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During the pandemic, restrictions have kept many people indoors and masked when outdoors. Now that more people in the US are feeling safe in outdoor spaces and are breathing fresh air without a mask again, there is a sense of reconnecting with nature, its beauty and its healing qualities. In order to maintain physical, mental and emotional balance as they re-enter “normal.” life, many Americans are looking for new ways to connect with nature.
Healing through close contact with nature is at the core of the Japanese concept of “Shinrinyoku” or “Forest Bathing,” a term coined in the 1980s by the Japanese Ministry of Agriculture, Forestry and Fisheries to encourage citizens to take walks in the forests. Japanese researchers have discovered many positive physiological effects of walking in nature, including lower heart rate and blood pressure, strengthened immune systems and a reduction in depression.
Professor Iwao Uehara, who founded the practice of Shinrin-ryōhō, or “Forest Therapy,” in which the health of the forests is also considered, and Ben Page, a local expert in forest bathing, discuss the philosophy and benefits of forest bathing and forest therapy in Japan and worldwide.
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Dr. Iwao Uehara is a professor in the Department of Forest Science at the Tokyo University of Agriculture and president of the Japanese non-profit Society of Forest Amenity and Human Health Promotion. In 1999, he founded the practice of Forest Therapy (Shinrin-ryōhō) at the Japanese Forest Society, as an extension of Forest Bathing (Shinrinyoku), which was established in 1982 by the Japan Ministry of Forestry, Agriculture and Fisheries. An advanced natural therapy, Forest Therapy (FT) promotes the health of not only humans but also the forests themselves.
Since 1999, FT has been practiced all over the world, and Dr. Uehara has been a keynote speaker and trainer at symposia and workshops in many countries. Dr. Uehara has been especially promoting Forest Therapy in Japan’s abandoned artificial forests.
Dr. Uehara is also a professional counselor and has published many books about FT, forests, trees and counseling, some of which have been translated into Chinese and Korean. While he was an exchange student at Michigan State University (MSU) from 1986 to 1987, he found his favorite forest in the United States – Grass Lake Forest in Michigan, where his host family lives.
Ben Page is a Forest Therapy Guide, global advocate for the practice and the author of the newly released book Healing Trees: A Pocket Guide to Forest Bathing (Simon & Schuster, June 2021). He is the founder of Shinrin Yoku LA and Integral Forest Bathing and has been guiding Forest Therapy walks since 2015. During his tenure as a trainer and mentor of guides, Ben has trained hundreds of guides around the world.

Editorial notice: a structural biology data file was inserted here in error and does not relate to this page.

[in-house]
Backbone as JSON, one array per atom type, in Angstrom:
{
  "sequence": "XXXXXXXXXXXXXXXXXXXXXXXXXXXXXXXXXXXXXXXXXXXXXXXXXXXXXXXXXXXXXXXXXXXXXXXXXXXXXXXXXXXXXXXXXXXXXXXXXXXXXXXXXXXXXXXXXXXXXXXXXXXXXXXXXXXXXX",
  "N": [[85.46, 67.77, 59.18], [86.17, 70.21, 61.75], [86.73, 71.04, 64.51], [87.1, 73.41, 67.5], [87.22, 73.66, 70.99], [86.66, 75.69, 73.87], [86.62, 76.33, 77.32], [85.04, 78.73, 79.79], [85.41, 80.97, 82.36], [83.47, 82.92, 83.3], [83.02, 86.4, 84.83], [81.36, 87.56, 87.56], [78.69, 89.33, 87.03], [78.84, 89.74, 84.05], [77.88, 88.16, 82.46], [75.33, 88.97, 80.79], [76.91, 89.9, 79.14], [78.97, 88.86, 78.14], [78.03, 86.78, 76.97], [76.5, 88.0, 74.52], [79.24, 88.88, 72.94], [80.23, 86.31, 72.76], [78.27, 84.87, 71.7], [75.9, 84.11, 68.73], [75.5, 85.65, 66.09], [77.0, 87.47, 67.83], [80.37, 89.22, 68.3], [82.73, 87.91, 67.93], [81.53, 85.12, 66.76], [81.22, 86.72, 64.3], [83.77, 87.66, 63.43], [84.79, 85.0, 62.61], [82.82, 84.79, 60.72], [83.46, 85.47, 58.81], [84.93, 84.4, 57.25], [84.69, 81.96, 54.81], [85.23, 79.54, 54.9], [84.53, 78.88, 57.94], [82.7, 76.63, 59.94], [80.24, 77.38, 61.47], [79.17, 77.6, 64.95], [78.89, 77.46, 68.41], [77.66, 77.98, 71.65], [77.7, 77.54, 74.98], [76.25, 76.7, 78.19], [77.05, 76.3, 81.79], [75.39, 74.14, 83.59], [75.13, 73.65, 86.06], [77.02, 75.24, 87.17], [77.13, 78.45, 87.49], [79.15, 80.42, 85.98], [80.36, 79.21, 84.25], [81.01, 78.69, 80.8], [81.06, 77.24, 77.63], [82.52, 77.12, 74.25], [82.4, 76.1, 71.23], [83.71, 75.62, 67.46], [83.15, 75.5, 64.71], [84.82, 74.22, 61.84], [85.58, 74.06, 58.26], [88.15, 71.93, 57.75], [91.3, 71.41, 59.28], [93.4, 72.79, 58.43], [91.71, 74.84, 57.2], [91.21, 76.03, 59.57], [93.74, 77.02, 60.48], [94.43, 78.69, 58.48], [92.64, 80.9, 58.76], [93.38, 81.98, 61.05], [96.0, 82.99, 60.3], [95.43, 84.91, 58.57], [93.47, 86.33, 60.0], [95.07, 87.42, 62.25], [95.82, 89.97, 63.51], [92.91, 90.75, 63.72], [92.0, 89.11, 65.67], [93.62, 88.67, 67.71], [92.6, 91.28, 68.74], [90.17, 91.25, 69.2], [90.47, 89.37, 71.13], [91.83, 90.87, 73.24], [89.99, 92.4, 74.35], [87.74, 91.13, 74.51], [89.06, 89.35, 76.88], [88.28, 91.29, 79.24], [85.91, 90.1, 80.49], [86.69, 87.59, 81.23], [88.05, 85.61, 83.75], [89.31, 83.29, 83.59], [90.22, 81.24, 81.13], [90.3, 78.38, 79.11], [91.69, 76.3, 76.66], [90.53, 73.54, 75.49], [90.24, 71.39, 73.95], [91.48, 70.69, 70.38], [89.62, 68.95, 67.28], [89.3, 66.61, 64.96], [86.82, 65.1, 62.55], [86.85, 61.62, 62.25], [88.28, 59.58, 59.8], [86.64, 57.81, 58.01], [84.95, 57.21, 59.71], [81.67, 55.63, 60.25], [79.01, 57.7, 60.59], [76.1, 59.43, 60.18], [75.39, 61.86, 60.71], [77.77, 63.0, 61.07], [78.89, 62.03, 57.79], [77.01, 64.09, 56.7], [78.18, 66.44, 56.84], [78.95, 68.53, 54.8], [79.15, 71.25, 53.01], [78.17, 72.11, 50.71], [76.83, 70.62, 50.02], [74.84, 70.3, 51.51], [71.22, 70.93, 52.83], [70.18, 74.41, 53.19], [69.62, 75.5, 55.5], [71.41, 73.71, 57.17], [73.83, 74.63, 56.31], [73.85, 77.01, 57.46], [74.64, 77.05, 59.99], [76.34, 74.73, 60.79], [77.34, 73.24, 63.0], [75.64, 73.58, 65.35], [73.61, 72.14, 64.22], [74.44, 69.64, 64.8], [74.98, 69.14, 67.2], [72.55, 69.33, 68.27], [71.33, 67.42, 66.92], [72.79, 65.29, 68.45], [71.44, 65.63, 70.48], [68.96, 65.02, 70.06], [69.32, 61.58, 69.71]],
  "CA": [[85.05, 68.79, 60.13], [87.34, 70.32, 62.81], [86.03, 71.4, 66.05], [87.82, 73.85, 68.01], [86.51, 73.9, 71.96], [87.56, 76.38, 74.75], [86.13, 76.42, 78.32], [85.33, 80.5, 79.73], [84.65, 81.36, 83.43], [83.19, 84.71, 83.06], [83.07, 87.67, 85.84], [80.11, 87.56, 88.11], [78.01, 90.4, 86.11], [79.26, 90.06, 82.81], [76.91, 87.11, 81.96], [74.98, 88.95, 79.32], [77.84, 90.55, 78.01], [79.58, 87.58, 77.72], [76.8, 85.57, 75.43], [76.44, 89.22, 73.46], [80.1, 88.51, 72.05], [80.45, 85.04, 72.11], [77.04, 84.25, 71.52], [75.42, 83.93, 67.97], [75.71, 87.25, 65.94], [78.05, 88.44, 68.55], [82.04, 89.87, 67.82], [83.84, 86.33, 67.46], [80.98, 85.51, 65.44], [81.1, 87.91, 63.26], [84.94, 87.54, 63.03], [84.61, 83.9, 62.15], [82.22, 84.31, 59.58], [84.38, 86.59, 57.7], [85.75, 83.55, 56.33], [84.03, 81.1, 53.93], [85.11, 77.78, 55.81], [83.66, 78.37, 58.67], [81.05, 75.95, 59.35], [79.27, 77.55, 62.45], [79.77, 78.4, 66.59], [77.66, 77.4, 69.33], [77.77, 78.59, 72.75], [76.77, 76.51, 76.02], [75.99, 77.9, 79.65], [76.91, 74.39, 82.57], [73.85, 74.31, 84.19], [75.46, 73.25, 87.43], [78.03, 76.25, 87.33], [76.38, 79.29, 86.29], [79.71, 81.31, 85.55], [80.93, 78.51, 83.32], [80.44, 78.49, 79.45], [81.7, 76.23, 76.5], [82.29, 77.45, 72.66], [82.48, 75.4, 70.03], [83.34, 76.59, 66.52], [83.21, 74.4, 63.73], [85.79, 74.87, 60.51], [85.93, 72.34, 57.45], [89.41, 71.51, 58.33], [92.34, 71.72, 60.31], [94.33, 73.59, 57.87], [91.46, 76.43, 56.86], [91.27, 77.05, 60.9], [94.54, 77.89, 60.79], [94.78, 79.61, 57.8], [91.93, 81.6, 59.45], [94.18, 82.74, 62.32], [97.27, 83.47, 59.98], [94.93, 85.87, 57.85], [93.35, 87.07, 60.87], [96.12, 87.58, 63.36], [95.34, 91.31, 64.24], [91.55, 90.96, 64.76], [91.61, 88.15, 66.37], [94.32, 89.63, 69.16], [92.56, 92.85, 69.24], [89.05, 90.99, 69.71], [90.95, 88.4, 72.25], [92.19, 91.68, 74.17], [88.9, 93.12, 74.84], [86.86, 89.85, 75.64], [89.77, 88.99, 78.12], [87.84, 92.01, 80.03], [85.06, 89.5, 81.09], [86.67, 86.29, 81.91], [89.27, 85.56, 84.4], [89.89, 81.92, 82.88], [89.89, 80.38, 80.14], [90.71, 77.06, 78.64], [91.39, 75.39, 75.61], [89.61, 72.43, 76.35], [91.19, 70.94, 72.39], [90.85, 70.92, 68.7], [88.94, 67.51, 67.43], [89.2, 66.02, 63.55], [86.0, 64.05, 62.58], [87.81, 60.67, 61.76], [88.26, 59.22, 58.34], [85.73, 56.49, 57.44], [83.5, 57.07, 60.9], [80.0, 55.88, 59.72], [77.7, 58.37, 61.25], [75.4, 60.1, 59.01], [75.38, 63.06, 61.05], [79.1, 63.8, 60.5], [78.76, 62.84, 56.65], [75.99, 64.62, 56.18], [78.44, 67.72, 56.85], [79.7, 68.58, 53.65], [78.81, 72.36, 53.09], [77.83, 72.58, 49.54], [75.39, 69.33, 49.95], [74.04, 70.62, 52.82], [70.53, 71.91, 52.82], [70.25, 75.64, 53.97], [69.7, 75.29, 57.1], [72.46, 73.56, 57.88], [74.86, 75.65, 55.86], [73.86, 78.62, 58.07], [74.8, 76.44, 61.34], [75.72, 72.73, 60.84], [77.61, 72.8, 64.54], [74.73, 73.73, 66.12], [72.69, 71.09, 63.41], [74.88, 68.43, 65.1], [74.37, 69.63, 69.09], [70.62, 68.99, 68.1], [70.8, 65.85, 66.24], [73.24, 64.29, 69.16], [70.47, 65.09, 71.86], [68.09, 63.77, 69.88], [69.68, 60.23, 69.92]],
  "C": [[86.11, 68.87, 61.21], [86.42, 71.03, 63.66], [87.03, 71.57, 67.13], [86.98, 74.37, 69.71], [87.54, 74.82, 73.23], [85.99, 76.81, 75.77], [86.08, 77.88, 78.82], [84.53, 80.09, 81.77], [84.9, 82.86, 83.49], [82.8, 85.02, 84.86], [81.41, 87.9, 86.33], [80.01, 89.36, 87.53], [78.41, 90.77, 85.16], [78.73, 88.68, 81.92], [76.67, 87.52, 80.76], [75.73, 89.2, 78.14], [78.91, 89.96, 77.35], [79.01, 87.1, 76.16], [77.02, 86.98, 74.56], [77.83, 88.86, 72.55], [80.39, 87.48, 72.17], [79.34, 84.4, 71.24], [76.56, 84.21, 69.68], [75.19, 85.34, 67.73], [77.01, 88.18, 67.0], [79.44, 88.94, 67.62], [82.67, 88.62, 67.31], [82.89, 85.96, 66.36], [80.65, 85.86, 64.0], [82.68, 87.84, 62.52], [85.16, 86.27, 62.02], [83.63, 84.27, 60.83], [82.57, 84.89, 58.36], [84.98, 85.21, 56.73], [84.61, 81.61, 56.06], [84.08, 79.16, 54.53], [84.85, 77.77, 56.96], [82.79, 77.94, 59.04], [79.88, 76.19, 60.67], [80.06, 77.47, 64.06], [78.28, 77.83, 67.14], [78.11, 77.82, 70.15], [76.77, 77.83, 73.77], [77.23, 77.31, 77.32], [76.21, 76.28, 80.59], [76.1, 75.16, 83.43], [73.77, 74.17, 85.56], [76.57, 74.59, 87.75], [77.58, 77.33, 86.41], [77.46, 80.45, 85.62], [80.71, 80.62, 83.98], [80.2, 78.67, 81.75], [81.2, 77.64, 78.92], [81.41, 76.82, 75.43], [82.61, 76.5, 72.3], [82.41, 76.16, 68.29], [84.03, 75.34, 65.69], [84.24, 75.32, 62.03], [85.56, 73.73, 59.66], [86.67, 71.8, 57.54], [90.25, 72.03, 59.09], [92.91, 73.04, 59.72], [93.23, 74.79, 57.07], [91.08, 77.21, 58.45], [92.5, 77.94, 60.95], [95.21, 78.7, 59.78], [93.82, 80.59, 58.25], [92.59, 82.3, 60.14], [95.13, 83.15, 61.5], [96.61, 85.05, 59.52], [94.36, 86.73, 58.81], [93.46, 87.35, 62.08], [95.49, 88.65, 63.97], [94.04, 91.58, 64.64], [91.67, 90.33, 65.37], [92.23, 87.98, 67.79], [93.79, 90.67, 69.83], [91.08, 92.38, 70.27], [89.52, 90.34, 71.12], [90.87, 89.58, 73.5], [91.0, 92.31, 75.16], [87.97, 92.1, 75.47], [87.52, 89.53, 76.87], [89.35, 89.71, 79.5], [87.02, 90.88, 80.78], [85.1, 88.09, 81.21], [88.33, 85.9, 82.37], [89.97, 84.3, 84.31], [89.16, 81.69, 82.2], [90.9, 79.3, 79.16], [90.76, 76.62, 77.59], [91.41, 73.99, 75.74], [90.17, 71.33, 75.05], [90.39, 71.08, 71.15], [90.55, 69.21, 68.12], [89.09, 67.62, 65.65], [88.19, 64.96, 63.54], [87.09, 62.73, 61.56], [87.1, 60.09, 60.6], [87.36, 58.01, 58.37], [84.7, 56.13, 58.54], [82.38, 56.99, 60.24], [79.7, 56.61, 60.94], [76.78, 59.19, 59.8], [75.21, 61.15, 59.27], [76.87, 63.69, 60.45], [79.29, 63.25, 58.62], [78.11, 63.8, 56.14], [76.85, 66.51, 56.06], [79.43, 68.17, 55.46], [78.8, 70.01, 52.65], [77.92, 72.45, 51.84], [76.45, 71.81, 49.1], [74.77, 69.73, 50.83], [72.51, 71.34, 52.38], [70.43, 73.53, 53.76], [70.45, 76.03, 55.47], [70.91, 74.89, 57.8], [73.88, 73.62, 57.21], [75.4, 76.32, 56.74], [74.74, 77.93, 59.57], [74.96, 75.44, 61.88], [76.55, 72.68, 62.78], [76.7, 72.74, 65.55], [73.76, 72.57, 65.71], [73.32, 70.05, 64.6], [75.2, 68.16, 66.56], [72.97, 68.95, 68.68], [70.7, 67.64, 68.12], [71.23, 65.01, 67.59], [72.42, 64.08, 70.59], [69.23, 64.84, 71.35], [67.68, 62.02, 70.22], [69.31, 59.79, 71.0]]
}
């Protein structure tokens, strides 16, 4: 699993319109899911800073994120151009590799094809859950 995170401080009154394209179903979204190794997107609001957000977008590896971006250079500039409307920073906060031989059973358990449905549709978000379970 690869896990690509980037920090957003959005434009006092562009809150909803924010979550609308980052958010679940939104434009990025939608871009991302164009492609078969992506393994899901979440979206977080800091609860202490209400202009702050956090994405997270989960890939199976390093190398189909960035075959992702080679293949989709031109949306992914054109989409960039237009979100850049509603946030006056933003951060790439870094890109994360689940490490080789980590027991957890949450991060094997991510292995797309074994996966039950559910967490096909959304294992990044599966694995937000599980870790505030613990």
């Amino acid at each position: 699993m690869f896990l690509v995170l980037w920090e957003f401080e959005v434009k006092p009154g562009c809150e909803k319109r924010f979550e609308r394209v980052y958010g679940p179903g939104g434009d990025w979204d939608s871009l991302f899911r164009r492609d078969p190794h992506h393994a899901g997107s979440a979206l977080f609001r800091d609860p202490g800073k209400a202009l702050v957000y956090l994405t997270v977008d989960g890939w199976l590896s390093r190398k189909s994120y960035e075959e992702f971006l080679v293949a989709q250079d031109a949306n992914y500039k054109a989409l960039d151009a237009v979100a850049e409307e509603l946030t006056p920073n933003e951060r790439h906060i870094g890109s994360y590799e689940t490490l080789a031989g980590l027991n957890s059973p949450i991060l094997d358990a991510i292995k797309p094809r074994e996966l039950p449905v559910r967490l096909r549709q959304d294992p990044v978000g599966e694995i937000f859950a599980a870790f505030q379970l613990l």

From 2017-2020, he also served as the Director of Training for the Association of Nature and Forest Therapy Guides and Programs, specializing in curriculum and pedagogical design. Since his practice began, Ben has been featured in such publications as Women’s Health, USA TODAY, Good Morning America, The Washington Post, and WebMD.
Ben is also a co-founder of The Open School, Southern California’s only free democratic school. He holds a B.A. in religious studies from Carleton College and an M.A. in human development and social change from Pacific Oaks College. He lives in Los Angeles, CA.
RECONNECTING: A Vision of Unity by Kengo Kito
Faced with unprecedented challenges this past year, people have been yearning to reconnect with families, friends, and communities. In his first U.S. hula hoop exhibition, Japanese artist Kengo Kito – known for repurposing everyday objects into conceptual art installations – uses hula hoops to create a unified structure, symbolizing the interconnectedness of humanity.
06.16.2021 (Wed.) - 09.06.2021 (Mon.)
JAPAN HOUSE Gallery, Level 2
Shinrinyoku | The Forest as Therapy
Today, people around the world are discovering the practice of Japanese shinrinyoku. Translated as “forest bathing” (or most literally, “soaking in the atmosphere of the forest”), shinrinyoku has deep roots in Japan’s Buddhist and Shinto traditions, but the term was only coined in 1982 by Japan’s Ministry of Agriculture, Forestry, and Fisheries. At the time, high-stress office culture and claustrophobic cities were starting to take their toll on citizens’ health, and the Ministry saw a chance to simultaneously help urbanites de-stress, and communicate the importance of forests in society by formalizing the concept of forest therapy. Thus, shinrinyoku was born.Read More